Visitors to Arnhem Land are able to experience a fascinating mixture of traditional and living culture.
Our one day Arnhem Land tour departs Monday to Saturday from May 1st through to October 30th.
Arnhem Land is perhaps the one area in Australia where indigenous culture is still dominant, despite a long history of interaction with other cultures, for example, the Macassens who visited the shores of Arnhem Land for more than five hundred years to harvest sea slug. They came by sailing boats from the Indonesian Island of Sulawesi and left their legacy with the Aboriginal people.
Then the Europeans, their impact on Aboriginal people was more far-reaching and profound. Arnhem Land today has weathered all the storms and it has managed to stay as a last frontier and homeland of around 18.000 people.
While we are in Arnhem Land a traditional Aboriginal guide will show you excellent examples of rock art on Injalak Hill (Long Tom Dreaming), this area has some of the best rock art examples in Western Arnhem Land and some say Australia.
The view from the top of the hill is simply breathtaking, looking out across the floodplains and around the Arnhemland escarpment. When we farewell our Aboriginal guide back at the Injalak Art & Craft Centre there is an opportunity to browse or purchase goods from this non-profit Aboriginal organisation.
At the award-winning Injalak Arts and Crafts Centre (Gunbalanya) there is time to watch the traditional Aboriginal people painting and to see the women weaving pandanus baskets.
With its stunning scenery of billabongs, birds, escarpment this is truly a place where you can escape and experience this unique untouched haven of the Northern Territory.
This tour requires a good amount of balance and agility as we do a hill walk and a reasonable level of fitness.
Access to Arnhemland is by invitation from the local Aboriginal people
DepartureDarwin or Jabiru, NT
- Arnhem Land entry permits & Aboriginal Guide - Visit Gunbalanya's Injalak Arts and Craft Centre - Guided walking tour of Injalak Hill - A picnic lunch atop Injalak Hill - Afternoon tea with tea/coffee and snack
What to bring on Safari...
- Good walking shoes or boots - One Litre Water bottle (Iced water is available) - Sunblock - Insect repellent - A hat - Light, comfortable clothing - Camera gear - Medications and other personal requirements - Binoculars - A sense of adventure! Notes - Departs Darwin at 5.15 am - Stop at Corroboree Park Tavern on route - Aurora Kakadu, South Alligator at 7.50 am - All Jabiru Accommodation at 8.30- 8.45 am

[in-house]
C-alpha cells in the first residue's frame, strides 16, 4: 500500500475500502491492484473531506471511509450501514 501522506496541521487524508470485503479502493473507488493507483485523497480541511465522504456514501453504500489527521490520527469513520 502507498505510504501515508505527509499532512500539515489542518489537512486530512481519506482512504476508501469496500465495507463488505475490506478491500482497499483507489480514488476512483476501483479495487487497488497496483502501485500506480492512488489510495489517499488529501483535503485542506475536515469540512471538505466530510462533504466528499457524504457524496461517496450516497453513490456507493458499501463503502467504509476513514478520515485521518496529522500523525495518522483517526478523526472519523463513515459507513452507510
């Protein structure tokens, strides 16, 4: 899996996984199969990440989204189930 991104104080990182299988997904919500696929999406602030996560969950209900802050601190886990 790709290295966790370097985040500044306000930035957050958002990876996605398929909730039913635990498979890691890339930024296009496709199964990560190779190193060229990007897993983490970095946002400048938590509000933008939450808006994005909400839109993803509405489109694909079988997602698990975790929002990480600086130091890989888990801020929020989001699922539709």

Top End Day ToursTop End Day Tours offers explorations of Australia’s Aboriginal lands, also known as Arnhem Land.
Our day tours are significant cultural experiences that allow visitors to see key sites throughout the Arnhem Land with their own eyes. We are one of the few touring companies offering this type of experience in Australia, and our combination of non-indigenous guides and native Aboriginal guides ensures that you learn as much about the Arnhem Land as possible.
Experience an Ancient Culture Some experts say that the Aboriginal culture of Australia is the world’s single oldest surviving culture. Indeed, the Aboriginal culture dates back a jaw-dropping 60,000 years. A day tour of the Arnhem Land, then, is a trip through time—not just a millennium or two, but thousands of millennia.
Our tours of Arnhem Land include visits to numerous significant cultural sites, including showcases of ancient Aboriginal rock art. The tour will also offer remarkable photo opportunities, featuring any one of the Arnhem Land’s expansive and beautiful landscapes.
Above all, the tour will take you away from the bustle of modern life and give you a chance to get back to nature in a fun and rejuvenating way.
Seeing the rock art of the Aborigines is certainly the primary draw of the Arnhem Land day tours that we offer at Top End Day Tours.
The Aboriginal culture has never had a formal written language, but the people have for thousands of years recorded their history and customs on the sides of rocks and the walls of rock shelters. Much of this rock art survives to this day, depicting everything from deities and religious ceremonies to animals that no longer exist.
In fact, some of the creatures featured in Aboriginal rock art paintings are estimated to have become extinct between 20,000 and 40,000 years ago now.
To experience a tour of Arnhem Land, then, is to experience a world that many of us can hardly even imagine anymore.